How can ADC Work on Frigidaire Refrigerators?
Since your refrigerator’s compressor passes refrigerant liquid throughout the evaporator coil inside the appliance, the cold liquid in the coil cools the air inside the fridge and freezer. With the years, ice and frost build up around the coil, limiting the cooling efficiency of this unit. Some Frigidaire refrigerators are equipped with a digital defrost system — adaptive defrost controller or ADC — that removes ice from the coil at the most energy efficient way possible.
A refrigerator’s defrost cycle works by turning on a heating element that is integrated into the evaporator coil at the appliance’s freezer. The heat element warms the evaporator coil and melts any ice that has accumulated around the coil. In a system with automatic defrosting, the defrost heater is linked to a timer that turns off the freezer’s cooling system after a specified period of time and turns on the heater; a detector determines if the evaporator coil has reached the appropriate temperature for defrosting, and at that point the heater switches off and the cooling system switches back on.
Adaptive Defrost Control
An adaptive defrost control or ADC system tries to save energy by tilting the timing of defrost cycles. An electronic processor monitors how long it takes to defrost the evaporator coil through each cycle cycle and also adjusts the time between cycles to optimize efficacy. Frigidaire ADC systems run defrost cycles of approximately half an hour, with between six and 72 hours of compressor run time between cycles.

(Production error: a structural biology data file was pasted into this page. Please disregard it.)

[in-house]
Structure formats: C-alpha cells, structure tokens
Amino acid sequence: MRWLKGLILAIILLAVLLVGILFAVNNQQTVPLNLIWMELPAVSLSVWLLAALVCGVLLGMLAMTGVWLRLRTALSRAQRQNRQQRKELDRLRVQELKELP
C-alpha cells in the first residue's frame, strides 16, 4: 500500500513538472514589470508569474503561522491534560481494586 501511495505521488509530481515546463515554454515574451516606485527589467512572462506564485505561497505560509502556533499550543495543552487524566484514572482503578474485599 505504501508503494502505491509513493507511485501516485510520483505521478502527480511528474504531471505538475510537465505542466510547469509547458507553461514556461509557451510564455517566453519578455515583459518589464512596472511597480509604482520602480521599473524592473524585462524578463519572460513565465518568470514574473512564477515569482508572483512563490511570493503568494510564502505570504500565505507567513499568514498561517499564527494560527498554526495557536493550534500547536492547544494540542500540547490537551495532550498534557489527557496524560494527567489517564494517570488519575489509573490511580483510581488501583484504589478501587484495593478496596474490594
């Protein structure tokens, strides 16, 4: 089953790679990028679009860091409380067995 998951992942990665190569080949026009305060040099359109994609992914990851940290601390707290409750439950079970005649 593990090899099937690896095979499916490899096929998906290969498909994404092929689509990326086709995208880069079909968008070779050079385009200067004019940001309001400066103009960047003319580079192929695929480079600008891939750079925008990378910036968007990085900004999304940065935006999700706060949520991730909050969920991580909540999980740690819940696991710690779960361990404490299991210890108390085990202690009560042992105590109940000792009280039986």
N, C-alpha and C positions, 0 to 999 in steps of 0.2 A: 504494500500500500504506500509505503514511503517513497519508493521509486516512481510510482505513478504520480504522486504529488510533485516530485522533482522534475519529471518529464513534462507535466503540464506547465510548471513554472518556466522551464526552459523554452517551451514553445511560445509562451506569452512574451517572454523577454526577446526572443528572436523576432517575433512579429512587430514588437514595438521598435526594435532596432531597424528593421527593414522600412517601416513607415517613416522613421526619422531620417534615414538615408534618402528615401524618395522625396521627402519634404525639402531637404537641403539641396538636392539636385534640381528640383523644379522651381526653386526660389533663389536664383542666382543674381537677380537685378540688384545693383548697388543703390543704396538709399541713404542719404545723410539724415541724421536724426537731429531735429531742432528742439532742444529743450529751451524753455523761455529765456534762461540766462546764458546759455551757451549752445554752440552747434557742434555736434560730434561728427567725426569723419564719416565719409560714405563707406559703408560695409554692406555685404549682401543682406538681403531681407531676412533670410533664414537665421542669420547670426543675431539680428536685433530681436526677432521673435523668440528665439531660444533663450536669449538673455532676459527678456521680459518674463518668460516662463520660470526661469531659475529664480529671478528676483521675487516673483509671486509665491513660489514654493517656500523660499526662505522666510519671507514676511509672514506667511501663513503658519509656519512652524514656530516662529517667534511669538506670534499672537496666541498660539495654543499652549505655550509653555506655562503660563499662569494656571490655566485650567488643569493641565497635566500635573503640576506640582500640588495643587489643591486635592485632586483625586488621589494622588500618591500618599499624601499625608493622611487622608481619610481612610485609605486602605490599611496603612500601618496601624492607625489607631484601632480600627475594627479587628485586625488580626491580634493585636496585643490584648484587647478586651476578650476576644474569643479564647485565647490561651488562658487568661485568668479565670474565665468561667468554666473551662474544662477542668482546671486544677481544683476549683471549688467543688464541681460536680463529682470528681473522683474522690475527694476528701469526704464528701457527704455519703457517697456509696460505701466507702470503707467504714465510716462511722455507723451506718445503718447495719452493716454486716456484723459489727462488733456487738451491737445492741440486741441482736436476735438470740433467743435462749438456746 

A few Frigidaire refrigerators with ADC allow you to manually initiate a defrost cycle if you would like to defrost the freezer between automatic cycles. To start a manual defrost cycle, open the fridge door and then depress the new food light switch five times inside a six-second period. To stop the cycle, depress the switch again in the same pattern. The new food light must be operable in order for this method to work.
Several indicators the defrost cycle is functioning might look or sound like malfunctions but are in fact evidence of ordinary operation. The refrigerator’s compressor will not run through a defrost cycle, but it will switch back on when the cycle is completed. You may see a reddish glow from the defrost heater via the ports in the back wall of the freezer compartment. Water dripping onto the heater might cause a hissing or sizzling noise during the cycle, and water dripping to the drain pan may be audible, too. The lights may make a clicking or snapping noise when they switch off or on.